Local autistic teen writes book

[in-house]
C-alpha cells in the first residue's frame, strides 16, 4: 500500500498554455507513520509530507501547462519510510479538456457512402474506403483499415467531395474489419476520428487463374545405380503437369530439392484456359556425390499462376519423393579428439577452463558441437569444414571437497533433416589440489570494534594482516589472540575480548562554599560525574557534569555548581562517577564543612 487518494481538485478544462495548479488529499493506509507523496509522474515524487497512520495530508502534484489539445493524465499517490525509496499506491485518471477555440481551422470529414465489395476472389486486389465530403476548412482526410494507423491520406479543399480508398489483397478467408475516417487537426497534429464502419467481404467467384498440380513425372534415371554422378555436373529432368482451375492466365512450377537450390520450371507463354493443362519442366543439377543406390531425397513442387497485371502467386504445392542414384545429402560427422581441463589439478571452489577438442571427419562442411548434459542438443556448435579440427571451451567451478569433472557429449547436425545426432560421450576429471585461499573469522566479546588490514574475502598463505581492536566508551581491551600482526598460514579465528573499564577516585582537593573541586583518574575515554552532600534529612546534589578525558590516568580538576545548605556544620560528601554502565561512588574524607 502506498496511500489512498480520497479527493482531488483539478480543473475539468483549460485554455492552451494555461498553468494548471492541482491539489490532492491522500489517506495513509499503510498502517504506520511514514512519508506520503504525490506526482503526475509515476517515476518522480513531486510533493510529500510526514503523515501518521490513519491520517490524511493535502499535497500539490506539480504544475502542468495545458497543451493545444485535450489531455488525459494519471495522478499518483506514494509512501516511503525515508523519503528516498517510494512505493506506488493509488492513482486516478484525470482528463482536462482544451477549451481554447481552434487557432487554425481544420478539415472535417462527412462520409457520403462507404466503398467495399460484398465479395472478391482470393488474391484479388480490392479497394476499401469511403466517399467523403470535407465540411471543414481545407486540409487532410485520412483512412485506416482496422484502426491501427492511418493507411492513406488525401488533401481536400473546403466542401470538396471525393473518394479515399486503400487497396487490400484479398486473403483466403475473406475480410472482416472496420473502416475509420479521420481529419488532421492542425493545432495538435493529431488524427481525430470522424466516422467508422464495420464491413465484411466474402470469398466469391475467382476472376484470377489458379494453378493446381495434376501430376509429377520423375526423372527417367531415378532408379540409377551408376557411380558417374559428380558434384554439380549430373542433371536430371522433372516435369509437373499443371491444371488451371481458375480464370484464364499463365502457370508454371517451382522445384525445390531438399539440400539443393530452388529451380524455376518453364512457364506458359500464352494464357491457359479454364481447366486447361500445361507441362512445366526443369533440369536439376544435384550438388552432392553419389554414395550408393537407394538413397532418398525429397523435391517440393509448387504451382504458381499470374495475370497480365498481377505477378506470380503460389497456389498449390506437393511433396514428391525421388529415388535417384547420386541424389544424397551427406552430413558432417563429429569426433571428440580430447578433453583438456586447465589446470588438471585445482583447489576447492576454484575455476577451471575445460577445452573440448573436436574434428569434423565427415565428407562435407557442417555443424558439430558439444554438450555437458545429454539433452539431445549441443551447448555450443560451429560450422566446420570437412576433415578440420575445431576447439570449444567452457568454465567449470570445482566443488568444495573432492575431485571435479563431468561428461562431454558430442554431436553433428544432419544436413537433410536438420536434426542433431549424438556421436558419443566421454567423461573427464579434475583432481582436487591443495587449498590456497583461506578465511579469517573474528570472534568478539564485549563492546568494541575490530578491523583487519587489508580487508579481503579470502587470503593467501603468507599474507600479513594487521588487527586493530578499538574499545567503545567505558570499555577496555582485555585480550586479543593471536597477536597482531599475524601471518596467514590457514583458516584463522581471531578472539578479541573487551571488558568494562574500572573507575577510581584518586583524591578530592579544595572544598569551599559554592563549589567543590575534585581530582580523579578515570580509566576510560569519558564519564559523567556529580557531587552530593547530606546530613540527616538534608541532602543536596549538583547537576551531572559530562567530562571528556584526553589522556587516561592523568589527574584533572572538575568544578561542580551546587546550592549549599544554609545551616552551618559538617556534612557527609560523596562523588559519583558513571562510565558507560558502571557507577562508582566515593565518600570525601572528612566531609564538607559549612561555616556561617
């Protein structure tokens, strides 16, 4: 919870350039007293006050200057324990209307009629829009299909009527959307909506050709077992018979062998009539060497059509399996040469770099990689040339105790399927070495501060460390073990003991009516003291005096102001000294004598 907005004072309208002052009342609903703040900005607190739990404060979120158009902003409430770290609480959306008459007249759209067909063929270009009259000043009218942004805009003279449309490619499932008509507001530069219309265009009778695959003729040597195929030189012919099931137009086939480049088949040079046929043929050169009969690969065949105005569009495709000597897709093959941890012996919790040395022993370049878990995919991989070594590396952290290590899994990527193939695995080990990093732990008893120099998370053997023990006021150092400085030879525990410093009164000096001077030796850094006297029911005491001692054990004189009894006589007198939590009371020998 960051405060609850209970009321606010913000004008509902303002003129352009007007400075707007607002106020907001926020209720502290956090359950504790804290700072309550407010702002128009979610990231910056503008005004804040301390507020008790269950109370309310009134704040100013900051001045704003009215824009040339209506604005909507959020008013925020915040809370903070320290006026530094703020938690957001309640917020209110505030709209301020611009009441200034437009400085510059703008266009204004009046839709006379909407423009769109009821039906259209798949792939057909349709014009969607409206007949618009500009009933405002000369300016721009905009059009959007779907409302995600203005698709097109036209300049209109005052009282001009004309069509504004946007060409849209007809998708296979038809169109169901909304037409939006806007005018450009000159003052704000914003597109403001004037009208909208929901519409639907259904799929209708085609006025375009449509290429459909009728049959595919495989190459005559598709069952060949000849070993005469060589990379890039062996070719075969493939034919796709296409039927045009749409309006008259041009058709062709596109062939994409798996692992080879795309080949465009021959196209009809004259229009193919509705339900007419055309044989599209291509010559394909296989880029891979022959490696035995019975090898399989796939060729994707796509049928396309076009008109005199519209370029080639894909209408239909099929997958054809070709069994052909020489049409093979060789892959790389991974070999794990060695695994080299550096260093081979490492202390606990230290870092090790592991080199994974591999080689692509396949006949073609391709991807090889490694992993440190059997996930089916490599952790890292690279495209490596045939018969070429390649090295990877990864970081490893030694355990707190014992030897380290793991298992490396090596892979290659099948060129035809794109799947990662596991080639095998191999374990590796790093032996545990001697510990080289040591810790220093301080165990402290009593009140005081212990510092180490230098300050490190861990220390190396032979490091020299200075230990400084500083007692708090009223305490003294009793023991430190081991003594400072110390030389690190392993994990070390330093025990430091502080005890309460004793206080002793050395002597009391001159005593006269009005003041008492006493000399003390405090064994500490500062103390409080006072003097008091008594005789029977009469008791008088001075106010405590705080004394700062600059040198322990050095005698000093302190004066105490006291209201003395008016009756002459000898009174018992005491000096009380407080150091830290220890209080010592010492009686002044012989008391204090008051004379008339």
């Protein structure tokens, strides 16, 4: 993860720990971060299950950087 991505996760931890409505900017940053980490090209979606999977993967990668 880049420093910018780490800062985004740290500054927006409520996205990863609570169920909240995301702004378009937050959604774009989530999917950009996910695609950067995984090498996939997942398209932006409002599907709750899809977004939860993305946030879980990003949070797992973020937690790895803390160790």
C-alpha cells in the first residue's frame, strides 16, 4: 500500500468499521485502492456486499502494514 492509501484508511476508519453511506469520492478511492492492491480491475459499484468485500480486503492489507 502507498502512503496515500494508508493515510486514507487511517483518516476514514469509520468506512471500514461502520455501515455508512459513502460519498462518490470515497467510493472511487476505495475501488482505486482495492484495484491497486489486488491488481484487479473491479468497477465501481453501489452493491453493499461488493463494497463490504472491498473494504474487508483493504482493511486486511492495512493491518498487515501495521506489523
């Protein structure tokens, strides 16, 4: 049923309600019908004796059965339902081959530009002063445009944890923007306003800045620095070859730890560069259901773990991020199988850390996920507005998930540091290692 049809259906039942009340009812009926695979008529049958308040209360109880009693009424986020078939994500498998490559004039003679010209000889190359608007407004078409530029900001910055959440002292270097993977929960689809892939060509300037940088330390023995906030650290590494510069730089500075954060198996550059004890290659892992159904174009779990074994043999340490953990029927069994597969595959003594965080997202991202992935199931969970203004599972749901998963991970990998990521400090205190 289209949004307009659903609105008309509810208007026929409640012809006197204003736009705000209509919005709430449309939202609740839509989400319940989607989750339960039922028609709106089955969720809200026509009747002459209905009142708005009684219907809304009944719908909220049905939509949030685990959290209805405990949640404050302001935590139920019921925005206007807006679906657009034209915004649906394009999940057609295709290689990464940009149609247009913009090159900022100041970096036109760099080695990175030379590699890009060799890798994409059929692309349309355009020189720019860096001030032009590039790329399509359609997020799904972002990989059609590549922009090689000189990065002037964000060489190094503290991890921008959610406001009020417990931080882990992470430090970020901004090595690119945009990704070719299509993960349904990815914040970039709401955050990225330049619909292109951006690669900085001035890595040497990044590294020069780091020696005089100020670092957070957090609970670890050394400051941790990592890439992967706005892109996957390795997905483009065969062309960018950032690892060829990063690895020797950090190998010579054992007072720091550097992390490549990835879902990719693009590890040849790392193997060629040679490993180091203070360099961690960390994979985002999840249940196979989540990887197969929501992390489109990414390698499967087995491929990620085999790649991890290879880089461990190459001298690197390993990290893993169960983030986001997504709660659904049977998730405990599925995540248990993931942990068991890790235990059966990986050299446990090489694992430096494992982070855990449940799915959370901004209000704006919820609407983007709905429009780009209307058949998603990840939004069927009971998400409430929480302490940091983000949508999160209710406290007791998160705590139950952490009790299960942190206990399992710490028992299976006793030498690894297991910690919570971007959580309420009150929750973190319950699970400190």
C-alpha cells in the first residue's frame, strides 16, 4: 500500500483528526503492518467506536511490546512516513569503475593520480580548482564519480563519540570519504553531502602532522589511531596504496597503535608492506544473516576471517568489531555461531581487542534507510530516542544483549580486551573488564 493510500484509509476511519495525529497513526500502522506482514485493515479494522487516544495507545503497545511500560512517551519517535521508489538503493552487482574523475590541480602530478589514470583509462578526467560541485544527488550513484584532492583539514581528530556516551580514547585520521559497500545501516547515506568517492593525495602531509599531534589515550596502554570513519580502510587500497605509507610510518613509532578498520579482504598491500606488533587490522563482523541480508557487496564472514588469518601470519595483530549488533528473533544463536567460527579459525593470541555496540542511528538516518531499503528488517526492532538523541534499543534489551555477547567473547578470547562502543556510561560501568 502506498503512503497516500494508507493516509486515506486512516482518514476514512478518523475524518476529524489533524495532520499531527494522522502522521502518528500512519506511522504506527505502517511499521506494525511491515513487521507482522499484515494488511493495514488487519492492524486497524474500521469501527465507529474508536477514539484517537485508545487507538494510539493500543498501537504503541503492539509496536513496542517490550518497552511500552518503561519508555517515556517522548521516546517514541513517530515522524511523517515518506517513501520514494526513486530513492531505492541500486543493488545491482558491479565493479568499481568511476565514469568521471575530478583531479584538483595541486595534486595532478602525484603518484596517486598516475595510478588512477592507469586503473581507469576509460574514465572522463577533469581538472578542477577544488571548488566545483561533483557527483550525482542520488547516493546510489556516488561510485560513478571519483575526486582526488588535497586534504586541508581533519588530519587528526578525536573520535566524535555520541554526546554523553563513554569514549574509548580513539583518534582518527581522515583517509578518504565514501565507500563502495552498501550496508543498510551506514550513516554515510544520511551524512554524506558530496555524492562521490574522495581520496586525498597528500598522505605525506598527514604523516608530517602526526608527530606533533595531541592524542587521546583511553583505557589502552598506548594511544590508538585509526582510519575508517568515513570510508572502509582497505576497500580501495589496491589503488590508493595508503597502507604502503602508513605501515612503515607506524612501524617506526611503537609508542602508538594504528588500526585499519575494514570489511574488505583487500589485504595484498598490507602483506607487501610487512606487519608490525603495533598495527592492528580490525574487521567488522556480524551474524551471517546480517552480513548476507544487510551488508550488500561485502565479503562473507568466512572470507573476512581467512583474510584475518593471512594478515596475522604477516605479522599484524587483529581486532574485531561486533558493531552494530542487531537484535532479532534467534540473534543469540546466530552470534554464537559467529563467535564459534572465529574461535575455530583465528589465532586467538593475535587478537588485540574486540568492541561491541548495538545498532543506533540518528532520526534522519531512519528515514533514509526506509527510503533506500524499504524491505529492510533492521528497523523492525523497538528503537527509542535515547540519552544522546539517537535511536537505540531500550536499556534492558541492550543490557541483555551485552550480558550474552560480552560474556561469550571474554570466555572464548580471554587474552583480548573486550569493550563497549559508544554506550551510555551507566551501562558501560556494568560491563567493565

Autism,To be normal,Would be a sinWorse than vodka, brandy,Or gin— Alex Moschella, "A World in My Eyes: The Dusk of Autism"The author of the poetry book is a relative unknown...but he happens to be a local high schooler.Fifteen-year-old Moschella--an incoming Sweetwater High School sophomore--has been writing poetry since sixth grade, filling up composition books to deal with his autism/Asperger's syndrome. When he showed his hobby off to some of his high school teachers, one of them encouraged him to take his writing to the next level.Moschella recalled that his Spanish teacher, Bruce Parsons, told him to check out CreateSpace, a website that allows aspiring authors to create books. By the next day, he told his teacher that he already published the book by using the website.Cindy Brooks, the mother of the young author, said that she "knew something was up" when her son was born due to his behavior. But even after graduating from the ECI (Early Childhood Intervention) and PPCD (Preschool Programs for Children with Disabilities) programs, the family was no closer to an answer.As he began school in Cuero, TX, Brooks said that his teachers also became aware of Moschella's differences. He underwent multiple tests, but passed every single one.By the time he was nine, however, Moschella began to have vivid imaginary play--a symptom of autism where the child's imagination is mixed with reality. Brooks heard about an autism specialist in San Antonio and by the off-chance met the doctor while at the store. When he saw Moschella, Brooks recalled, the doctor realized the boy had autism. Later, he was diagnosed with high-functioning autism/Asperger's syndrome.Both Moschella and Brooks view autism as an "different ability". Moschella was reading books penned by J.R.R. Tolkien--the mind behind the "Lord of the Rings" trilogy--as a first grader; currently, he reads at a college junior level.But where he excels in reading, English and comprehension, Moschella is not as strong in math and in his social skills. The latter has somewhat proven to be difficult, especially while interacting with his peers.Brooks noted that while autism is an unspoken issue, some of his peers will think of her son as weird or not normal. She explains autism in that the brain is rewired in comparison to others, like a different type of circuit board. As a result, people with autism see, hear and feel things differently and stronger.When Moschella hears something derogatory toward him, the hurt feeling is intensified and harder to overcome. The hardest time for him was at an age when children are discovering themselves--during middle school. Thankfully, Brooks pointed out that as they get older, his peers have become more accepting and the bullying decreases. Moschella admits that he's had to grow into his autism and deals with it on a daily basis.He says that when he feels challenged, he will go outside and start writing. The end result has been his poetry book, "A World in My Eyes: The Dusk of Autism", which is currently being sold through the CreateSpace and Amazon websites.Moschella is considering opening the sale up to European markets, but one of his substitute teachers, Alisa Setliff--a mother who has autistic children herself, is also considering submitting a copy of the book to autismspeaks.org, a website that offers information and support for people who have loved ones with autism.The book highlights pain, love, and Moschella's experiences in being different. Another particular aspect within the book is religion. The author admitted that, possibly due to his autism, he has never understood religion but is learning more about it by attending Emmanuel Fellowship Church in Sweetwater.Moschella is thankful to his intermediate school and English teachers who taught him and noted his intellectual ability, along with the teachers who encouraged him to write the book. He also thanks his teachers and friends who have purchased the book, along with Audrey Mink for supporting his books.His mother says that she lives under the mindset that God doesn't make mistakes; through their differences, a person can do something magnificent. Brooks said she was surprised when she found out that her son wrote and published the book, but is thrilled that her autistic son found his talent and has been able to thrive.While he said that he never expected his book to become what it is today, Moschella hopes that it will inspire others like him to find their place while overcoming bullying and the other obstacles of autism.